So while Stabler gets his reputation as a winner, he didn't put up better numbers or win more of his games than Lamonica did. Lamonica posted some very good playoff numbers, although admittedly, Stabler was even better. But even including the post-season performances of both players only bumps Stabler on my QB ranking up to #37; Lamonica drops to #22 not because he was a bad post-season performer, but because Troy Aikman, Bart Starr and John Elway leap ahead of him (with Y.A. Tittle falling behind him). Stabler also faced a slightly easier than average schedule while Lamonica's schedule was about average; including schedule and weather adjustments (while including the post-season) moves Lamonica to #21 and Stabler to #40.
So Lamonica put up better individual numbers and better team numbers, although Stabler has that Super Bowl. Even if you say that Stabler's '76 was better than any other Lamonica season, Lamonica still clearly has four of their best six combined seasons. What about supporting casts? To be fair, both players had more than their fair share of help in terms of lineman and pass catchers. Stabler had the benefit of:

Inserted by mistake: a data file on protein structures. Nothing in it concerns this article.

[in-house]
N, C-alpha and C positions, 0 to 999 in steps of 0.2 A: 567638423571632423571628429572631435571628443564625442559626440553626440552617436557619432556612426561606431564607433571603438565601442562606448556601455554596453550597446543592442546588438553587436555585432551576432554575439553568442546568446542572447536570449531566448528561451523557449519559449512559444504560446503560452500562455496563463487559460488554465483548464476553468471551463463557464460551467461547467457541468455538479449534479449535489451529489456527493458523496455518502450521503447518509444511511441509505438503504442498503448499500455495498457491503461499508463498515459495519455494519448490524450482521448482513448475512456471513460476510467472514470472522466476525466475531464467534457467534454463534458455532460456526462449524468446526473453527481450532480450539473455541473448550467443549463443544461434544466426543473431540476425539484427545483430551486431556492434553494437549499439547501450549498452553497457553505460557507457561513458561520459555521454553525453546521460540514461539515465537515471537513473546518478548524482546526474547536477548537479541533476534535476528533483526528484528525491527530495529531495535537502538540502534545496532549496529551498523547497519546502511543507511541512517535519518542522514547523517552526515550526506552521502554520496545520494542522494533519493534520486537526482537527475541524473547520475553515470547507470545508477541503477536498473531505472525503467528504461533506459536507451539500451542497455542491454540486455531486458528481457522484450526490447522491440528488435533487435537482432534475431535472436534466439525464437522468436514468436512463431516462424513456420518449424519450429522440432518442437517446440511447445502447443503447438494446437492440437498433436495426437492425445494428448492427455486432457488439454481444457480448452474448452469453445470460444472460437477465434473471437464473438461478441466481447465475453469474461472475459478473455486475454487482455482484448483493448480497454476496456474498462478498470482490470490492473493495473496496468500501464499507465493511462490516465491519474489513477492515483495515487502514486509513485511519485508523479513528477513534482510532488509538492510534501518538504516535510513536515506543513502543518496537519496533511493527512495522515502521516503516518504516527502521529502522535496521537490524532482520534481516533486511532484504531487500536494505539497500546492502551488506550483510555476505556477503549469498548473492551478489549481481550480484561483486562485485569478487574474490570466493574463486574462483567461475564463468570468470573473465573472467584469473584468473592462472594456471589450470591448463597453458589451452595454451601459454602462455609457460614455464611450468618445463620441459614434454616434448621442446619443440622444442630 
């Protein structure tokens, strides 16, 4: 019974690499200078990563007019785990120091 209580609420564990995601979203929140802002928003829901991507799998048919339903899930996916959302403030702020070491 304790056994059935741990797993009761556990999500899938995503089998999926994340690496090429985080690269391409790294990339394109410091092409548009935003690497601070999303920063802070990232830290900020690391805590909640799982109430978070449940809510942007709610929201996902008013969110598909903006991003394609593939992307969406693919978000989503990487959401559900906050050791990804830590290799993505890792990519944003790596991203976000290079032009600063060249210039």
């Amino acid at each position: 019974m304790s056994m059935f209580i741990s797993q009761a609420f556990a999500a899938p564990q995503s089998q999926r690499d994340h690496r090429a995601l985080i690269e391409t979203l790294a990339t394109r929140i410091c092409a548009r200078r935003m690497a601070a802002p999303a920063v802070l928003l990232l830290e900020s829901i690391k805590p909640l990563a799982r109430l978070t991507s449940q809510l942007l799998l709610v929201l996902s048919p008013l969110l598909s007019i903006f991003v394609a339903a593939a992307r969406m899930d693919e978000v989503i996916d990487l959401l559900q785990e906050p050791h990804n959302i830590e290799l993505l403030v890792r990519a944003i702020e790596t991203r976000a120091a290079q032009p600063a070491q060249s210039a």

- A 30-through-35-year-old Fred Biletnikoff
- A 25-through-31-year-old Cliff Branch
- A 27-through-33-year-old Art Shell
- A 28-through-34-year-old Gene Upshaw
- A 35- and 36-year-old Jim Otto
Stabler had it good -- the entire primes of a HOF LT, HOF LG, HOF TE, and almost HOF WR, along with a good chunk of the prime of another HOF WR and the end of the career of one of the best centers in history. Lamonica?
- A 24-through-29-year-old Fred Biletnikoff
- A 26-through-28-year-old Warren Wells
- A 24-through-26-year-old Art Shell
- A 22-through-27-year-old Gene Upshaw
- A 29-through-34-year-old Jim Otto
Lamonica had it really good, too. I'd call the supporting casts a wash. And while both players undoubtedly have great supporting casts, but it's worth noting that Stabler's play really dropped off after he left Oakland. He was a well below-average QB in Houston and New Orleans, which doesn't exactly help his case that he was the main reason for the success of the Oakland passing game during his time there.